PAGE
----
Many of the after-titles seem intended to distance the music from the listener’s own times. “Danseuses de Delphes” and “Canopes” evoke Ancient Greece. “La Cathédrale engloutie” refers to an old French legend of the sunken cathedral of Ys which rises from the sea on clear days. “La Fille aux cheveux de lin”, based on a poem by Leconte de Lisle, harks back to an old Scottish story. Whatever the “Terrace des audiences” really is, it conjures up an oriental civilization that must have seemed very remote in Debussy’s own times.

Epic reach and vast silences
It may seem strange to speak of epic reach or vastness when the longest piece lasts less than six minutes. Yet the listener who has followed Debussy as “La Cathédrale engloutie” and “La Terrace des audiences” arise from nothing, reach great climaxes and then fall back to nothing, or as he unleashes the untamed ocean in “Ce qu’a vu le vent oust”, will have gone through a wrenching, even emotionally draining, experience extending far beyond the space of the few minutes it takes to play them. Even gentler pieces such as “Danseuses de Delphes”, “Voiles” or “Le sons et les parfums” hint at inner turmoil before concluding in serenity. Slow, still pieces such as “Des pas sur la neige” and “Canopes” open up vast worlds beyond any visible horizon.
In his inhabiting of great empty spaces, Debussy has far closer affinity with his contemporary Sibelius than is often allowed.
For his spaces, if populated at all, seem occupied by a single person. “La fille aux cheveux de lin”, for all her grace, is alone on a Scottish moor that finds its counterpart in the empty heath – “Bruyères” – of Book II. The “Terrace des audiences” is, I believe, empty under the blanching moonlight. “Ondine”, if indeed a water sprite, cavorts alone amid a sometimes harsh ocean. Puck, the life and soul of the party in Shakespeare’s play, dances alone here.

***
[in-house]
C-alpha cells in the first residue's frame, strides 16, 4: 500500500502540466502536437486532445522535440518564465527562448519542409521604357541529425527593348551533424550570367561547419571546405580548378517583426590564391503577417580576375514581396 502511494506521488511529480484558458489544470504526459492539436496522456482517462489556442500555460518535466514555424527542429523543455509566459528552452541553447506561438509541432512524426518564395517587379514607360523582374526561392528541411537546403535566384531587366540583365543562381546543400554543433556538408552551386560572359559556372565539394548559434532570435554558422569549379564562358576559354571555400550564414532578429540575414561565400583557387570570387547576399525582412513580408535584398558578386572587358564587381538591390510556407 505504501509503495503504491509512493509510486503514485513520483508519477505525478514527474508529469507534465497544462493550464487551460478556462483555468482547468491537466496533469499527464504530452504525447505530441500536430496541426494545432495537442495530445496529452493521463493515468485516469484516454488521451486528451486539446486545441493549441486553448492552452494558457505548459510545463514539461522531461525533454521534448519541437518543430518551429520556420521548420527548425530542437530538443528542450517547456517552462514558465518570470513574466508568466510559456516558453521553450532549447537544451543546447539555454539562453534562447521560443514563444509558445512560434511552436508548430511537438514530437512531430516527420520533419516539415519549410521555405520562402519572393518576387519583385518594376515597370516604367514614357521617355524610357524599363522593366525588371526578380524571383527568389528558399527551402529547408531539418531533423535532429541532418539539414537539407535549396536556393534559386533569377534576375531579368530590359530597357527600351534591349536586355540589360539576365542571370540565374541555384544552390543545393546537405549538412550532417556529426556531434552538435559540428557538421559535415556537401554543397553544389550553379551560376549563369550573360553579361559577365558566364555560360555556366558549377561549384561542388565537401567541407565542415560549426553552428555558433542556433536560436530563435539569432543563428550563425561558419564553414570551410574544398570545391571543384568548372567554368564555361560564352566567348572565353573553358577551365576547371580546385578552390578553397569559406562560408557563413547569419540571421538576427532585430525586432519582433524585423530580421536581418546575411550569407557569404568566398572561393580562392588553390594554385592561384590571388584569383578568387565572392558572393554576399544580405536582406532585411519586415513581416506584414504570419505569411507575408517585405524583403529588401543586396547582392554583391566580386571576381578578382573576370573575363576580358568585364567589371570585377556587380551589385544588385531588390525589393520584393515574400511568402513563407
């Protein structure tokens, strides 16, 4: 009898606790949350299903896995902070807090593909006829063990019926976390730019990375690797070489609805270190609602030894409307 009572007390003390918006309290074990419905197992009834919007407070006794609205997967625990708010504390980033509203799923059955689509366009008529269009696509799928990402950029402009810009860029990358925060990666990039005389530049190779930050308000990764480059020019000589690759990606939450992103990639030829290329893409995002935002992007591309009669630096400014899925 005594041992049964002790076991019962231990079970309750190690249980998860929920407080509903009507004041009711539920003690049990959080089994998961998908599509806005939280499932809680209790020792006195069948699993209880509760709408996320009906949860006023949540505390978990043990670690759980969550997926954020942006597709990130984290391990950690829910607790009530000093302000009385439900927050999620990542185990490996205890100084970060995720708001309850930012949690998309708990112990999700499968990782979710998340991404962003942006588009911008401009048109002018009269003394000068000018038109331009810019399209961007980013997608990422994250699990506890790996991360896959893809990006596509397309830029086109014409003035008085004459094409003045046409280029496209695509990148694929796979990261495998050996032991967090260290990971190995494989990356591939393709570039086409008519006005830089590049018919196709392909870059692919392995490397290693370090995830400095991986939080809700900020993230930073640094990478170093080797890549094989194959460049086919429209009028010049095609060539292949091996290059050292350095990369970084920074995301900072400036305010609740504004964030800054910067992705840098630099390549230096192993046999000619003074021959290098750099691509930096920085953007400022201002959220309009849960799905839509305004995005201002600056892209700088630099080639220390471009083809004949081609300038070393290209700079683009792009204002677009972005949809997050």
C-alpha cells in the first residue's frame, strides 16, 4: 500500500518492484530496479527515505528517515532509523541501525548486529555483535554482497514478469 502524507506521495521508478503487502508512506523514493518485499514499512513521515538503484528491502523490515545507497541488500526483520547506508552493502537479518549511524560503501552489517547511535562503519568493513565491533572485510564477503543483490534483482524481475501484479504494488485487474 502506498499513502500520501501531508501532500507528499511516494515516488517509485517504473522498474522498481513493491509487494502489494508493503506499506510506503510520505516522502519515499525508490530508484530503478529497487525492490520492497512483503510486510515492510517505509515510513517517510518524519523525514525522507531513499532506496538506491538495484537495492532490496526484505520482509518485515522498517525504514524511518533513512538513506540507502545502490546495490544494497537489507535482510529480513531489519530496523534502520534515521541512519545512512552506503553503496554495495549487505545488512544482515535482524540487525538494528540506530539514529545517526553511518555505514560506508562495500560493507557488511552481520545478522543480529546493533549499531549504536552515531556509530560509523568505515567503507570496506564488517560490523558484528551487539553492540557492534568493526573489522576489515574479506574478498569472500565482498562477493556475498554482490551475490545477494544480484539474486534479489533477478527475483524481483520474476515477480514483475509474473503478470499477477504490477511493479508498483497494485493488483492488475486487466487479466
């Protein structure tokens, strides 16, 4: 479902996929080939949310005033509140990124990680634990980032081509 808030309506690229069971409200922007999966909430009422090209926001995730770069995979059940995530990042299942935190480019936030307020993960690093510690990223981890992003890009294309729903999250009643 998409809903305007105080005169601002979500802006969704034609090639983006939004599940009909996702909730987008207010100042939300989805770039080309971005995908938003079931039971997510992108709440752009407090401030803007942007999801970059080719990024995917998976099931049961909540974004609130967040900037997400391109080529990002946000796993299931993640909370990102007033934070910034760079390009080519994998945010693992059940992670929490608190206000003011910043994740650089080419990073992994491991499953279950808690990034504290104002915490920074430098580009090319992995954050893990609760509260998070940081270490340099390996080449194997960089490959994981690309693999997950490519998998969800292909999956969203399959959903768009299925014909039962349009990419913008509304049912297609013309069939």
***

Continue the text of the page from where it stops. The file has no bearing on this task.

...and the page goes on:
Bass lines
At least a clue to how Debussy obtains this feeling of remoteness and vastness can be found by studying his bass lines.
Most people know that Debussy failed his harmony exams at the Conservatoire and not even the least radical piece here, “La Fille aux cheveux de lin”, would pass as traditional harmony. But what does traditional harmony teach us? That the first thing a composer must do, after imagining his melody, is to find a good bass line. The filling in – which baroque composers often left to the performers – can be managed reasonably easily if the basic structure is sound.
In an extreme case, “Voiles”, Debussy has a single note sounding in the bass from the fifth bar till the last but one. Older composers sometimes used this “drone bass” for piquant effect, to evoke bagpipes or the like. The upper harmonies were allowed to create dissonances with the bass note, but within limits.
In “Voiles”, while the bass continues to resonate its low B flat, the two hands operate like two separate, enigmatic entities, or like two icebergs floating in and out of view in a mysterious, dark ocean, sometimes moving in the same direction, sometimes colliding before turning and drifting away once more. We sense there is a logical relation between the superimposed events, but it is not a relation that can be explained by any hitherto known harmonic rule.
Sometimes a simple movement of the bass line can be eruptive. For its first 43 bars, “La puerta del Vino” engages over a sultry, rocking habanera rhythm, oscillating between D flat and A flat. When it suddenly slips down to B flat and F, the result is psychologically disturbing in a way that a picture postcard of the Wine Gate in Granada would not be.
In “Les sons et le parfums”, the low A underpinning the opening and closing sections shifts in the central part, as though the music has lost its anchorage and is vainly seeking a new one.
In “La Terrasse des audiences”, the bass constantly moves, but it does not shape the direction of the music as it would have with an earlier composer. Rather, it expands the case of “Voiles”. Here we have three mysterious entities adrift, apparently unrelated even when they move in the same direction.

Humour and quotations